If a survey of marketing and advertising executives by
The Creative Group is to be believed, multitasking is great. More than half of the 500 executives surveyed said the practice somewhat or greatly improves
productivity. Only about 16 percent said it hindered it.
When Ragan Communications CEO Mark Ragan asked a panel of women in PR why that field is dominated by women,
they answered that they're better multitaskers.
But what if multitasking isn't all that useful? Productivity experts point to research that says it may actually be detrimental to effectively getting work
done. It depends on how you define the term and what types of tasks you're performing.
Studies (such as this one) show that multitasking
"hampers creativity and increases error," says Diane Gayeski, dean and professor of strategic communications at the Roy H. Park School of Communications at
"Through my 30-plus years of consulting, I've found that most performance problems are caused by too much information, not a lack of information or
training," she says.
Author and productivity coach Walter G. Meyer cites a study in which people were asked to pay attention to three things on a TV screen at once: two news
tickers and an anchorperson.
"When quizzed about the news show they had just seen, they had much less retention and comprehension than other volunteers who watched the same stories,
but reported one at a time with no ticker or sidebar," he says.
Meyer adds that multitasking is really performing "three things, one at a time, interrupted by the other two."
Management consultant Kathleen Brush says she's seen it firsthand in meetings when clients are tapping away on their phones, yet insist they're
"When they say this, I ask them a question about the last point I made," she says. "In 100 percent of the cases, they either got it wrong or, incredibly,
asked me to repeat it. The human brain isn't a computer with multi-processors. It only has one processor."
The brain actually has something akin to two processors, according to change management consultant Marianne Carlson.
"Different parts of the brain are, as you may know, responsible for different kinds of tasks," she says. "The part of the brain responsible for
concentrating on new tasks and creativity, for example, differs from the part that handles routine, memorized activities."
Multitasking is fine if you're using the part of the brain that deals with the activities you can do on autopilot, Carlson says, but creative work, which
is done using the prefrontal cortex, requires focus.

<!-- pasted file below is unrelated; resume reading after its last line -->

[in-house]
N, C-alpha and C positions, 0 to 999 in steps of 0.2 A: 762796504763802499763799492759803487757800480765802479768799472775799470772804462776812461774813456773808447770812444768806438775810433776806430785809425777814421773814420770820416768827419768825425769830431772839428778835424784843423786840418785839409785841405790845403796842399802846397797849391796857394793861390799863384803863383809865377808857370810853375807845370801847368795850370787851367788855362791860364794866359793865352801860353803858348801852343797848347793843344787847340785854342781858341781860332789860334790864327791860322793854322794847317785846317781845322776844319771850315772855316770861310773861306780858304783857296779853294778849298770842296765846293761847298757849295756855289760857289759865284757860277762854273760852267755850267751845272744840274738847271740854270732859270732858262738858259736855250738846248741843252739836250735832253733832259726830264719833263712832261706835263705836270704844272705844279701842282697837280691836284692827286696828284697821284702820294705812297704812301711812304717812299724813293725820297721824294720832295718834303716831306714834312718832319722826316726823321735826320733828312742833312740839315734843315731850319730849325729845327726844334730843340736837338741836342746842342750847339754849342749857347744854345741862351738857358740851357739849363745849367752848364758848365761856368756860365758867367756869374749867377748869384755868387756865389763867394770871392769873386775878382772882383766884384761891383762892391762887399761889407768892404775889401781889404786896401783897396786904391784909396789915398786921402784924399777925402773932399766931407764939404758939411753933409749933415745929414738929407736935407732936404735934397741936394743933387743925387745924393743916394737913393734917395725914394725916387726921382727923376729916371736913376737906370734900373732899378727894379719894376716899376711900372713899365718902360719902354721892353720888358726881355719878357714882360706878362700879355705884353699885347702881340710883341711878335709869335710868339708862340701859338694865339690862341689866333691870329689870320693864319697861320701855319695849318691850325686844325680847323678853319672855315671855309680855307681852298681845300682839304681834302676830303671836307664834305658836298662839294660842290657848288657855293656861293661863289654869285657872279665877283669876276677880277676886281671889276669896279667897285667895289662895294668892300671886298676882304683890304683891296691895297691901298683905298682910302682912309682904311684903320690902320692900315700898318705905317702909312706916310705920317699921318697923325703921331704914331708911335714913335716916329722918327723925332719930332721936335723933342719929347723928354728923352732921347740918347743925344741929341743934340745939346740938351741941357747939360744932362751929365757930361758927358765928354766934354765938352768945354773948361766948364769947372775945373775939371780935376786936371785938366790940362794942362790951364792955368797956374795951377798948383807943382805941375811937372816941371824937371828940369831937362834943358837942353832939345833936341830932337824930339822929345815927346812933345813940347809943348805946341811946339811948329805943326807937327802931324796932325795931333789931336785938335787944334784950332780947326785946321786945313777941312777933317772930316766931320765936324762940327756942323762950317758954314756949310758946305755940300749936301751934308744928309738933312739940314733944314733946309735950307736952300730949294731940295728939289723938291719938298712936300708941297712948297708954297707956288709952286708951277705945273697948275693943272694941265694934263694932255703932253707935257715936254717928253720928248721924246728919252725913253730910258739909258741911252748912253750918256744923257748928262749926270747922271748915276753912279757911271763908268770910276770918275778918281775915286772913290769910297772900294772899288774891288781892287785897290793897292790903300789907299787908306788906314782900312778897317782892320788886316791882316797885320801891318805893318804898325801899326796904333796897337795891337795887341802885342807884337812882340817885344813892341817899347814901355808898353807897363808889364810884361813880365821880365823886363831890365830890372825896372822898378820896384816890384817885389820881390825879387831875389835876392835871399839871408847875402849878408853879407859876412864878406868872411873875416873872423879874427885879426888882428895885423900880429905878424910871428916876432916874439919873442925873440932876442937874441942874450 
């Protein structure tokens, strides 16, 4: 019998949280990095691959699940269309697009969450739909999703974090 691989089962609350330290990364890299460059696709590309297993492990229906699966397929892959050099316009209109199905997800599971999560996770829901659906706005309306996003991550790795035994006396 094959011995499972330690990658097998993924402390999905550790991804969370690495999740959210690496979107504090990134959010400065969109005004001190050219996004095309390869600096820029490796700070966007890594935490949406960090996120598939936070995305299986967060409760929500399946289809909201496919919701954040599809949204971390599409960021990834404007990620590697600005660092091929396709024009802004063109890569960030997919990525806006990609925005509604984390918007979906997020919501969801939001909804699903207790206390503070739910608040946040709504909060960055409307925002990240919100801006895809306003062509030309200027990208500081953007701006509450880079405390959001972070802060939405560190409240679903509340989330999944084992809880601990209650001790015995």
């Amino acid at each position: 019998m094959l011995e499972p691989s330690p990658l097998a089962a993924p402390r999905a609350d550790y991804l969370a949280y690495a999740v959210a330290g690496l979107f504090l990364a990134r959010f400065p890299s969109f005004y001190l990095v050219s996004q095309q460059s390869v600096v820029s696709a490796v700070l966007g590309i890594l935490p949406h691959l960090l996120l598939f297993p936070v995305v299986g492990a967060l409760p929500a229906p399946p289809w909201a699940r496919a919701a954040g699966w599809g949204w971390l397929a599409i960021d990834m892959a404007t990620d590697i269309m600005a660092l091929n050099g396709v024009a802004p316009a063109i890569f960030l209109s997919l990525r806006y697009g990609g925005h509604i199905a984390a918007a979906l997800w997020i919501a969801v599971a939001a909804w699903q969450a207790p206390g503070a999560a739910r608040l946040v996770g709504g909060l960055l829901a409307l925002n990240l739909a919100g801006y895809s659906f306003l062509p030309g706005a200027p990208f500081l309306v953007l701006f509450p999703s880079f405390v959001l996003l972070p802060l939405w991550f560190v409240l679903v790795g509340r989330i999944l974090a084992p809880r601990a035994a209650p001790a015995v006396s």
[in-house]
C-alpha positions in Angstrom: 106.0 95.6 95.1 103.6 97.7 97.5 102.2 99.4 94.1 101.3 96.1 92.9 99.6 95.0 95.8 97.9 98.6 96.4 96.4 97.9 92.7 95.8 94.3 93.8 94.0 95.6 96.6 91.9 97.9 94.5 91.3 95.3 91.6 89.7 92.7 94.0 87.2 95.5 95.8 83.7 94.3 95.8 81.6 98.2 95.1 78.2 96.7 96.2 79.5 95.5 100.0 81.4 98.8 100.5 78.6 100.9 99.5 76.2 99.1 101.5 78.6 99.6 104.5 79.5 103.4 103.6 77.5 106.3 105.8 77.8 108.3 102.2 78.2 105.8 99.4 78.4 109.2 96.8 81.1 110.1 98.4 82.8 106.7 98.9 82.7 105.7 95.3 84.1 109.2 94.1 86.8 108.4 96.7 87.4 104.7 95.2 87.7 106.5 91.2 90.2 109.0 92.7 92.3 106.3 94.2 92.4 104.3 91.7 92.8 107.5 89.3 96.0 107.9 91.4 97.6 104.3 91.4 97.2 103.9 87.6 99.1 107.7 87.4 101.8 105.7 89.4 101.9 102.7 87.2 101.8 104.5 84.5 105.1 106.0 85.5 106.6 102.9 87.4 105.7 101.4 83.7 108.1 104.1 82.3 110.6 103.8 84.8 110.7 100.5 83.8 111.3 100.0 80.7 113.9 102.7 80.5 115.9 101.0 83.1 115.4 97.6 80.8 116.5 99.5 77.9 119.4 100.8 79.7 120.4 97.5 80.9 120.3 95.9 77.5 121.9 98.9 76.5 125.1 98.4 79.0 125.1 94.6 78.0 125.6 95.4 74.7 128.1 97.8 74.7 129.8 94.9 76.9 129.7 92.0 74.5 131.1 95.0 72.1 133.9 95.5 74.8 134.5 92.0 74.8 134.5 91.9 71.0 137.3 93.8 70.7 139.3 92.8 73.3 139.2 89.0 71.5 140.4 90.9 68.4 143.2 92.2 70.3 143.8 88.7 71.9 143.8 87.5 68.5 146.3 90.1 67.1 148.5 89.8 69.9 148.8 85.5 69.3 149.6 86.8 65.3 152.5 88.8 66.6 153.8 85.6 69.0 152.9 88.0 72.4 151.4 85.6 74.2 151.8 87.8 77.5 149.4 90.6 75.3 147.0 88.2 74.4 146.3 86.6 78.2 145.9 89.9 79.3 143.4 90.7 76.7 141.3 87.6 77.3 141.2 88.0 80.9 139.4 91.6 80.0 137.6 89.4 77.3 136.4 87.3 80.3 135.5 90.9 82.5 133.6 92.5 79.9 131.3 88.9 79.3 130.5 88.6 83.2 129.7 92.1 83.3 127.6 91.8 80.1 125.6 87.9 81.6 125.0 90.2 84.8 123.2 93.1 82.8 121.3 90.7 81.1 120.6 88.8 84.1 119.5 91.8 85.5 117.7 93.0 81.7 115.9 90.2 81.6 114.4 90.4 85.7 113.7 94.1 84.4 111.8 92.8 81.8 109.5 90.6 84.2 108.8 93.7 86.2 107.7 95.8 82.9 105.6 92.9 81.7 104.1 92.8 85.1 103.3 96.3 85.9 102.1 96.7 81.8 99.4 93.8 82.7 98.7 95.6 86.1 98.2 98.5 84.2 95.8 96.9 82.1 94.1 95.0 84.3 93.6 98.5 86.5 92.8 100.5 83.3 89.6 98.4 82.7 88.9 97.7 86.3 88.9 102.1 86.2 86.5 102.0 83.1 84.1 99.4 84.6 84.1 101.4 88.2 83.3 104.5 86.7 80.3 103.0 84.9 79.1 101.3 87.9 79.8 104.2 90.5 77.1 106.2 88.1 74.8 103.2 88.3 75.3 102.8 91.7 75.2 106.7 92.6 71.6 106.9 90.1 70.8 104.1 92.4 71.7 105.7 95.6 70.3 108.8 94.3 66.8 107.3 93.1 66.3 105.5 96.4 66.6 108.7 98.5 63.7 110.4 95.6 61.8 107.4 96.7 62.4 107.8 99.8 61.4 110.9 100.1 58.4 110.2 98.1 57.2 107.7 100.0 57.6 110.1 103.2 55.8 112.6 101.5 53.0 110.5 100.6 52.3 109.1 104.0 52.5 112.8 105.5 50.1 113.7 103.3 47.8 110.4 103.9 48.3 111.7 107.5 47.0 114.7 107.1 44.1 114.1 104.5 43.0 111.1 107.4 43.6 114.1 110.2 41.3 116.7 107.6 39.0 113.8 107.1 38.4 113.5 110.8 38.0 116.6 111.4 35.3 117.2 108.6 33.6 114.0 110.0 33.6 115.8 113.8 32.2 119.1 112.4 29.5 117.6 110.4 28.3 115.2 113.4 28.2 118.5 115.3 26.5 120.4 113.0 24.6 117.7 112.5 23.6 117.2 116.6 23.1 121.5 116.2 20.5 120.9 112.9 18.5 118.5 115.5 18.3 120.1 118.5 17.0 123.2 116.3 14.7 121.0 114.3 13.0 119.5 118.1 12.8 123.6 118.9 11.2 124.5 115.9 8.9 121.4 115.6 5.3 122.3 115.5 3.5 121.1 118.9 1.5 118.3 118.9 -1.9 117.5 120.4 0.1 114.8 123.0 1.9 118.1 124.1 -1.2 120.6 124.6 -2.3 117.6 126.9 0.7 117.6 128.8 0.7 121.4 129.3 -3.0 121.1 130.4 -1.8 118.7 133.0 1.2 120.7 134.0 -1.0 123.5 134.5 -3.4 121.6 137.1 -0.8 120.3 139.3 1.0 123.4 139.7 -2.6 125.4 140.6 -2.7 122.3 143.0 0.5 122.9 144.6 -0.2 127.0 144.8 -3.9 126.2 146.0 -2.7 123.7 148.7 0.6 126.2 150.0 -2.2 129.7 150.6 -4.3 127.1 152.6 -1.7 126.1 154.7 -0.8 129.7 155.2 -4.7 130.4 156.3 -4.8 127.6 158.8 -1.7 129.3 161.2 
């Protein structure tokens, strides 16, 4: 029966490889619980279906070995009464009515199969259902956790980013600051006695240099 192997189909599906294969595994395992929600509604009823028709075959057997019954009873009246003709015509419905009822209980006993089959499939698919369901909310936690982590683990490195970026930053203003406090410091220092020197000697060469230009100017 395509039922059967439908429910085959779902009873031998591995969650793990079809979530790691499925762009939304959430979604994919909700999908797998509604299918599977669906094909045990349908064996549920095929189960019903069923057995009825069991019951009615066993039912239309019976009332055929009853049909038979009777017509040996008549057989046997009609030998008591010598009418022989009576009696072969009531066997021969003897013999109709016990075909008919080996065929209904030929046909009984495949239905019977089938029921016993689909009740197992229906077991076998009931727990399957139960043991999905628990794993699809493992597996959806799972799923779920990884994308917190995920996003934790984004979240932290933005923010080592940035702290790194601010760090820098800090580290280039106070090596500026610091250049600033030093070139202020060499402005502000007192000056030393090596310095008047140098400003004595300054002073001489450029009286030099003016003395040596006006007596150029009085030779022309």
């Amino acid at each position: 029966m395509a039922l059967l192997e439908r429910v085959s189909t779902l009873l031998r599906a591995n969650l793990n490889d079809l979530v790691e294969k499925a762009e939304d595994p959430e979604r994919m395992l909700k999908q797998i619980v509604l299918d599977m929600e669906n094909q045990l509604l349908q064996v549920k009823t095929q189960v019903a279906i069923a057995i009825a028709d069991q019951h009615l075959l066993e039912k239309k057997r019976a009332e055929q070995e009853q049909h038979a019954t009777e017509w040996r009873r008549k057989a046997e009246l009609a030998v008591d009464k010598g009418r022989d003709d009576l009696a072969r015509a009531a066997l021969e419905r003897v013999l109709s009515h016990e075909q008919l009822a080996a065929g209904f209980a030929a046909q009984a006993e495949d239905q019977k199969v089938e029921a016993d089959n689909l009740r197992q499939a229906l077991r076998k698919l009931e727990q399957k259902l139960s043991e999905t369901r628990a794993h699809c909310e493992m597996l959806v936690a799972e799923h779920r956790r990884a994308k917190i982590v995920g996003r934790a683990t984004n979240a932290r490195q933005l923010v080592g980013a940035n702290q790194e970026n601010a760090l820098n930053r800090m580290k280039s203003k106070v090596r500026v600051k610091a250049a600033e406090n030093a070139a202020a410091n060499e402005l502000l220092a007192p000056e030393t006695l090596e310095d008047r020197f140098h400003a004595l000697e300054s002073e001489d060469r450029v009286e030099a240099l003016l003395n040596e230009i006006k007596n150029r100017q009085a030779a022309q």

"If you're listening to a presentation in a meeting, it might be OK, therefore, to multitask by doing something routine, like knitting or stuffing
envelopes, because those secondary tasks don't require work in the prefrontal cortex," she says. "But you probably shouldn't multitask during the
presentation by responding to emails or drafting proposals, as those activities are prefrontal cortex activities, as is listening to the presentation."
Productivity consultant Clare Kumar says it's a matter of defining what multitasking is. If you're managing a lot of projects at once, but focusing on one
thing at a time, that's very productive, she says.
Laurie Gray, an attorney and founder of Socratic Parenting, offers some examples of productive multitasking, and what isn't so productive:
"Looking through your junk email folder while you're on hold on the telephone, deleting those that are truly junk and moving those that may not be junk
into your inbox for more careful review later, is productive multitasking," she says. "But the moment you have a client on the phone, you need to give him
or her your full attention and avoid all distractions."
Meyer suggests grouping similar tasks together. Part of the reason multitasking may not be all that effective is that it takes time to switch gears between
different jobs, he says.
"If you do spend 48 minutes of an hour efficiently finishing tasks A, B, and C then it is OK to take a break, walk around the block, check Facebook, and
clear your head before diving into the next task," he says.
Kumar suggests setting aside 30- to 90-minute blocks of "focus time."
"We are living in a constant state of always-on, high-cortisol accessibility. This, too, damages focus and productivity."
Matt Wilson is a staff writer for Ragan.com.